Then they are using public servants on their political platform. This is in breach of the public service rules. How can public servants be politicians, speaking at public rallies on behalf of a particular party and still carry out their Ministries’ tasks in a professional manner. It is not only illegal but affects the behaviour of all other employees who may not be inclined to get involved in party politics. Further, the government is encouraging public servants to flout the rules which were put in place to preserve the integrity of the public service.
Also, the goings-on at these rallies are to say the least very distasteful. Imagine, the president of this country, the presidential candidate and other party supporters wining on stage at their rallies. Serious political meetings, which should be used to inform the public on very important issues like the alleviation of poverty, approaches to tackle corruptions and nacro-trafficking, which continue to embarrass this country, have become entertainment shows with inappropriate actions and antics by senior politicians in this country. These rallies are fast becoming monkey business.
On the face of it, APNU has made the best decision not to get involved in ‘big rallies’ which could never be a true indicator of solid support. It would really be stupid for anyone to think that crowds at rallies equal support or votes. APNU must meet people on the ground in all areas and let the people know the truth about this government.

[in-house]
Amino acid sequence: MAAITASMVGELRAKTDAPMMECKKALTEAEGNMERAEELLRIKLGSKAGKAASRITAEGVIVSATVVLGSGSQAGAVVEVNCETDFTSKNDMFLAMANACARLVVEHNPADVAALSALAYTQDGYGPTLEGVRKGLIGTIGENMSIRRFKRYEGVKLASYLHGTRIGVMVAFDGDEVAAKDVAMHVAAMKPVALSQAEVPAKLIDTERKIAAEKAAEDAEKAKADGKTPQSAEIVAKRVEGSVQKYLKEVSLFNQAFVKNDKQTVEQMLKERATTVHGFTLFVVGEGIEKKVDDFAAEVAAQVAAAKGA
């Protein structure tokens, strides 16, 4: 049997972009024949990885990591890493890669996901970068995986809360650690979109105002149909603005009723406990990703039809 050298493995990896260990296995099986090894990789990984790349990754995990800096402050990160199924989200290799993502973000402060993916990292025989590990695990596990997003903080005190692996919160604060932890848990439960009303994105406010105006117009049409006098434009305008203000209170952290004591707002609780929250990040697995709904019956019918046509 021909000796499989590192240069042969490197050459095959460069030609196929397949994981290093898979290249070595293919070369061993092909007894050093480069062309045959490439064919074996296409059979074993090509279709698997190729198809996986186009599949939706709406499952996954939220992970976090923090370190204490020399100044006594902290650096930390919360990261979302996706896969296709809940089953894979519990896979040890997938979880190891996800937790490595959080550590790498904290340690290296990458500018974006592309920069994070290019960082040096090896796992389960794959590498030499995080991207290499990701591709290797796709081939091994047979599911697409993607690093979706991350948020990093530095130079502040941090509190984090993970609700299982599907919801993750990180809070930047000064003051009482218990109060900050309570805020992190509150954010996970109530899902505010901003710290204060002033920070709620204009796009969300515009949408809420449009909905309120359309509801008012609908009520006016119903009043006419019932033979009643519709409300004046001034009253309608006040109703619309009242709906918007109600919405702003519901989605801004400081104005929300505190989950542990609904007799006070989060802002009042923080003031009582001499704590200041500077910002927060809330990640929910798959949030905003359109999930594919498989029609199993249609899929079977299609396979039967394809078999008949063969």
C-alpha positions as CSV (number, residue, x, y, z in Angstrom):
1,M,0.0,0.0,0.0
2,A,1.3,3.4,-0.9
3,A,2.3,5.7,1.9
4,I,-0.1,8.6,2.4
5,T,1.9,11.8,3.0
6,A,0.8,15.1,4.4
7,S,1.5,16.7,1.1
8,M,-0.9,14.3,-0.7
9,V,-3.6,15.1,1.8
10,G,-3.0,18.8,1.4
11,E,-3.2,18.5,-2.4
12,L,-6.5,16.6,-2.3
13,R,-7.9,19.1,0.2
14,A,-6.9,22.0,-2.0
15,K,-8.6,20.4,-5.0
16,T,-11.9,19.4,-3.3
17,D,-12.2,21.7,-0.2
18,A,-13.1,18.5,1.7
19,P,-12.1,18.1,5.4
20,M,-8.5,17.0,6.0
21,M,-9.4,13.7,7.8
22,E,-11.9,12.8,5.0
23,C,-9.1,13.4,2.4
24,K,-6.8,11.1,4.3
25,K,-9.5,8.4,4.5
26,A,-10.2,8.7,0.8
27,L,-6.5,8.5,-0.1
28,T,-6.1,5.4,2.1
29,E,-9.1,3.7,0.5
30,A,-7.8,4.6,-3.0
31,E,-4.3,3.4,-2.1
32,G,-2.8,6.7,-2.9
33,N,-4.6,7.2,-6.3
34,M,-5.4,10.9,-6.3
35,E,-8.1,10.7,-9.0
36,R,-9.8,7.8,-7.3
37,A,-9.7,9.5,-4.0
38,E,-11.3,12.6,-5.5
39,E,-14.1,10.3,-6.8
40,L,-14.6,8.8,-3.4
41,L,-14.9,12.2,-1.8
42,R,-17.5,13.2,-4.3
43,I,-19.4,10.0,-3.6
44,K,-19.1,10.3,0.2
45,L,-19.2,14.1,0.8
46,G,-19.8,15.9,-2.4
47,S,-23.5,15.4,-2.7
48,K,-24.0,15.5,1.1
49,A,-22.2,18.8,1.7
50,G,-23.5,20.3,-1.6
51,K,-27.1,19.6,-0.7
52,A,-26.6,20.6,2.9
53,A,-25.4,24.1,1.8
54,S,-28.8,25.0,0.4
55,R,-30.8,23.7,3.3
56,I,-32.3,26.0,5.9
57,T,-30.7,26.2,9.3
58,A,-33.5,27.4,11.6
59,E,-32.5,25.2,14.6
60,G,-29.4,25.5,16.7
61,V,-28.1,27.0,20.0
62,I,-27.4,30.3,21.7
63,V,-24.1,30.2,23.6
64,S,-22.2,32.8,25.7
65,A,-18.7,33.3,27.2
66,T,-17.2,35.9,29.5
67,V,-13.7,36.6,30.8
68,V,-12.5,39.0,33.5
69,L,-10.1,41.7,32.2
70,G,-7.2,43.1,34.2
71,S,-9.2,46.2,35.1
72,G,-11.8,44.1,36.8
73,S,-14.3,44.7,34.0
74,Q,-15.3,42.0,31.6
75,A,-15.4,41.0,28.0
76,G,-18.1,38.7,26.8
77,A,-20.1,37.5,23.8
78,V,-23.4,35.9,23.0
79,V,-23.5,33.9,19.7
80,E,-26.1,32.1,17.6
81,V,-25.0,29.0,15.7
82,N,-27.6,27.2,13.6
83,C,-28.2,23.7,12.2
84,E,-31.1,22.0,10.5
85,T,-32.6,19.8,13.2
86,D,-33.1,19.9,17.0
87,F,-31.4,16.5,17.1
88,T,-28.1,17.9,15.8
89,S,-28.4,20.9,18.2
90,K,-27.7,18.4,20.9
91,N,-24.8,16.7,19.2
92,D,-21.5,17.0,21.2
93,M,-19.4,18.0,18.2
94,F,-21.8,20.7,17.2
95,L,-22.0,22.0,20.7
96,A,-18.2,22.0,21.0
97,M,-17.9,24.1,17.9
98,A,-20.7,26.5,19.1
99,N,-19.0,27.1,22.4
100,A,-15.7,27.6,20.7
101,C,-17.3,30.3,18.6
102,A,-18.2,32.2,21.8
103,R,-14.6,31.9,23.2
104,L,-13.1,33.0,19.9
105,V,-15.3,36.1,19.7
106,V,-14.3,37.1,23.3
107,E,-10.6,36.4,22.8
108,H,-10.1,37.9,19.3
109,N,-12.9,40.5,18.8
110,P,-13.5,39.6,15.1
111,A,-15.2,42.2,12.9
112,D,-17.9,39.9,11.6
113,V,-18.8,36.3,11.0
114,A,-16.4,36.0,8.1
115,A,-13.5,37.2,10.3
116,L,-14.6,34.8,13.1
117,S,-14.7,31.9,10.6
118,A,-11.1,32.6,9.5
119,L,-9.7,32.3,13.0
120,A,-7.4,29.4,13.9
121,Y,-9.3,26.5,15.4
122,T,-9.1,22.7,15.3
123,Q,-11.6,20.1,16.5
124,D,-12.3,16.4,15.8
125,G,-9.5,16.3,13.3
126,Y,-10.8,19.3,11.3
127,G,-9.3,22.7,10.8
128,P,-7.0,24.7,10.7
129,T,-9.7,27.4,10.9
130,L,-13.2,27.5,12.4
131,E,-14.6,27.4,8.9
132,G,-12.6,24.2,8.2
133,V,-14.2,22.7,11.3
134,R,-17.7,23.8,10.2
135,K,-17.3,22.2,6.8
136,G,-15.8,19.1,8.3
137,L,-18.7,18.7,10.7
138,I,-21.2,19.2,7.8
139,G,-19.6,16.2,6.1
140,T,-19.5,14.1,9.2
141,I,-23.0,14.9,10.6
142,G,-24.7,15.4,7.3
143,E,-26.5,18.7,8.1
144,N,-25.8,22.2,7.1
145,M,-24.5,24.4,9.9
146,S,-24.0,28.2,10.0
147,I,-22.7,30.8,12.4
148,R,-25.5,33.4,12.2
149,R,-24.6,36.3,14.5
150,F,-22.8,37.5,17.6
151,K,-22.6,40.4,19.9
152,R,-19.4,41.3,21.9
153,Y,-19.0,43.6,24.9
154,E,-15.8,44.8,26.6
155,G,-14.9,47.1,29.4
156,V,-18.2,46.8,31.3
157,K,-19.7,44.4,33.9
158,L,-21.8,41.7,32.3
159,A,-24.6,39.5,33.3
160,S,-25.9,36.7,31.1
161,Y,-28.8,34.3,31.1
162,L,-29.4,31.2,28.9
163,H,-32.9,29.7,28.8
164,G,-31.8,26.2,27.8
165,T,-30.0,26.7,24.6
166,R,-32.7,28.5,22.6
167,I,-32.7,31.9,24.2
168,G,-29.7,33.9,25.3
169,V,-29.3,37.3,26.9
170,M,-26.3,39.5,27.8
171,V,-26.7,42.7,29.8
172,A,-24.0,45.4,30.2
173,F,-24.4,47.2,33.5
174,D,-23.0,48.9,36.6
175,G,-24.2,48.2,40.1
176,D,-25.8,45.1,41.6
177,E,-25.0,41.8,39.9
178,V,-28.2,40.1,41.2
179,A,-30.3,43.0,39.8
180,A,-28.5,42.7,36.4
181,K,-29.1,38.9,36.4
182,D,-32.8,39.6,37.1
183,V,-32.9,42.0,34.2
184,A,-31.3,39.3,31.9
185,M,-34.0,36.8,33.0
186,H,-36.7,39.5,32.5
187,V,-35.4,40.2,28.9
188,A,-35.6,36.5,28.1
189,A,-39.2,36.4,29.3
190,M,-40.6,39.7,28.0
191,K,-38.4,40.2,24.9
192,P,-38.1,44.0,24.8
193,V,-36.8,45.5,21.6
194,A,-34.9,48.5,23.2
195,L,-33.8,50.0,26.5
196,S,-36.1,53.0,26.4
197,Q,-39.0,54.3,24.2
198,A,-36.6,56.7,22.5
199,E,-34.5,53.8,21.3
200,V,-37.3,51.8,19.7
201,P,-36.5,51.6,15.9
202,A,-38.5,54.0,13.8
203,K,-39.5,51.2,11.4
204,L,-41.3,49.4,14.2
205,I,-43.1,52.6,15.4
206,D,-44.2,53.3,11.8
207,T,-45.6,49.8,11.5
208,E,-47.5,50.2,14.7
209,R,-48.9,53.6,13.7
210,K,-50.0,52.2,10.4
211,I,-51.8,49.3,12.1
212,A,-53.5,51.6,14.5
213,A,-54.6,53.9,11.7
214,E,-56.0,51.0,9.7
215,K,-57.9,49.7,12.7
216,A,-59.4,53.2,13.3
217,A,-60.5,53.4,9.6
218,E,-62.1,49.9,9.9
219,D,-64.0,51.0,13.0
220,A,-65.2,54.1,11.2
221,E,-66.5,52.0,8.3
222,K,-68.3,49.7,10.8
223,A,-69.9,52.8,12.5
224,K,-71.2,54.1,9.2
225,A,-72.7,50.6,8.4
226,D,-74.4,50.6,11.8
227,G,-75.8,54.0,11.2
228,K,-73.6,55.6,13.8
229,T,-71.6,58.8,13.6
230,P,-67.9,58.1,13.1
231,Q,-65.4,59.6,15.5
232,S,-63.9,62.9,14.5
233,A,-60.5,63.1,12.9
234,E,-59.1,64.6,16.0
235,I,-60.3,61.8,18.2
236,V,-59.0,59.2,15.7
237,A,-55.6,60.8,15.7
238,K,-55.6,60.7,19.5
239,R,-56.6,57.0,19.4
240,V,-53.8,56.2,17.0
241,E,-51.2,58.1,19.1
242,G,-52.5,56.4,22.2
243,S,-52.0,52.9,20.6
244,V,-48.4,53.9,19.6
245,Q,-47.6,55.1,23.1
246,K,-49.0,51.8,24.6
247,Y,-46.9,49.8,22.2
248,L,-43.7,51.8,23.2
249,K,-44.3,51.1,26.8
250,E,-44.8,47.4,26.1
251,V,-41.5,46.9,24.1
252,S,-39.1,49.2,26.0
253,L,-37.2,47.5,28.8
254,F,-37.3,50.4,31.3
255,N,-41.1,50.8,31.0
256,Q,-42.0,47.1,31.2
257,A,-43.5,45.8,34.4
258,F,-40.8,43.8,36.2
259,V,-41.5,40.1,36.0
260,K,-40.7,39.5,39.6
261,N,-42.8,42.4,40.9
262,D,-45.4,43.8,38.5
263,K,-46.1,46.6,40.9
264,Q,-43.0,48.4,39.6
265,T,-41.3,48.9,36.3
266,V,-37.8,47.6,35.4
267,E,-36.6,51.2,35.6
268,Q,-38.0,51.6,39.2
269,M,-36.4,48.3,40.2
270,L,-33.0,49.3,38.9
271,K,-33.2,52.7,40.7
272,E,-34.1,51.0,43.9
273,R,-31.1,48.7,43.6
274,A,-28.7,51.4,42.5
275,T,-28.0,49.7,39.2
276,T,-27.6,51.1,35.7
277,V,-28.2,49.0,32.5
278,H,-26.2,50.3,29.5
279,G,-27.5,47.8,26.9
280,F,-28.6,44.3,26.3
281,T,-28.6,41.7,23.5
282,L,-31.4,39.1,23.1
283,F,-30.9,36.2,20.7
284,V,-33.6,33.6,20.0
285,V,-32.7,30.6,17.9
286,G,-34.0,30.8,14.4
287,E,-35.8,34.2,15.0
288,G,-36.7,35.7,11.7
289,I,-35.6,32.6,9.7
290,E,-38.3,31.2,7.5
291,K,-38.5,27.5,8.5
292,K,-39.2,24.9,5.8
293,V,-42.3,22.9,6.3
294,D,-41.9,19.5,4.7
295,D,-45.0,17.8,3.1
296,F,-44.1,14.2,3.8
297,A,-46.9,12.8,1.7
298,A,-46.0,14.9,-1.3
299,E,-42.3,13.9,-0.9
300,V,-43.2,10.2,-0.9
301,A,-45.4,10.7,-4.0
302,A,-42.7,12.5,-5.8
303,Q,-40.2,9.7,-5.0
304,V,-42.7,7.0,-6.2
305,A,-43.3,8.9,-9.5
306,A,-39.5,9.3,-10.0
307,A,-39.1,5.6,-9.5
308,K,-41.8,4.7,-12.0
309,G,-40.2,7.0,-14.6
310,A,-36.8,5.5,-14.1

It seems good to say that APNU should not have to spend too much to score a landslide victory at these elections, because the facts are just public for everyone to see. In spite of the loud promises of the PPP/C, all Guyanese who live here know exactly what happened for nineteen years, the crime, the corruption, executive lawlessness, the phantom squad, the killings in 2002, Roger Khan’s army which took this nation into moral decline, the piracy on the high seas, the unsolved murder cases, discrimination against people, awarding of big contracts to party favourites, and the host of evils and their impact on the populace.
Joy Smith

Lindeners do not be fooled, you deserve much better

October 20, 2011 2 comments

Dear Editor,
Phillip Bynoe’s presence on the PPP/C stage for its Sunday, October 16th Linden Rally is a stark reminder of the nature of the governance Guyanese have suffered for 19 years, and a man without a soul.
Along with me, Bynoe was on July 15, 2002, charged with treason. This charge which infers the accused is engaged in acts inimical to the state’s interest, was as a result of my presence in front of Office of the President.
My presence there that day was to lend solidarity to the Lindeners’ struggle for equal rights and justice. I had a loud hailer in my hands appealing to the heavily armed Presidential Guards not to shoot the unarmed protesters who were seeking an audience with the President.
In pursuit of justice, several unarmed persons were shot to death, and dozens injured by trigger-happy Presidential Guards.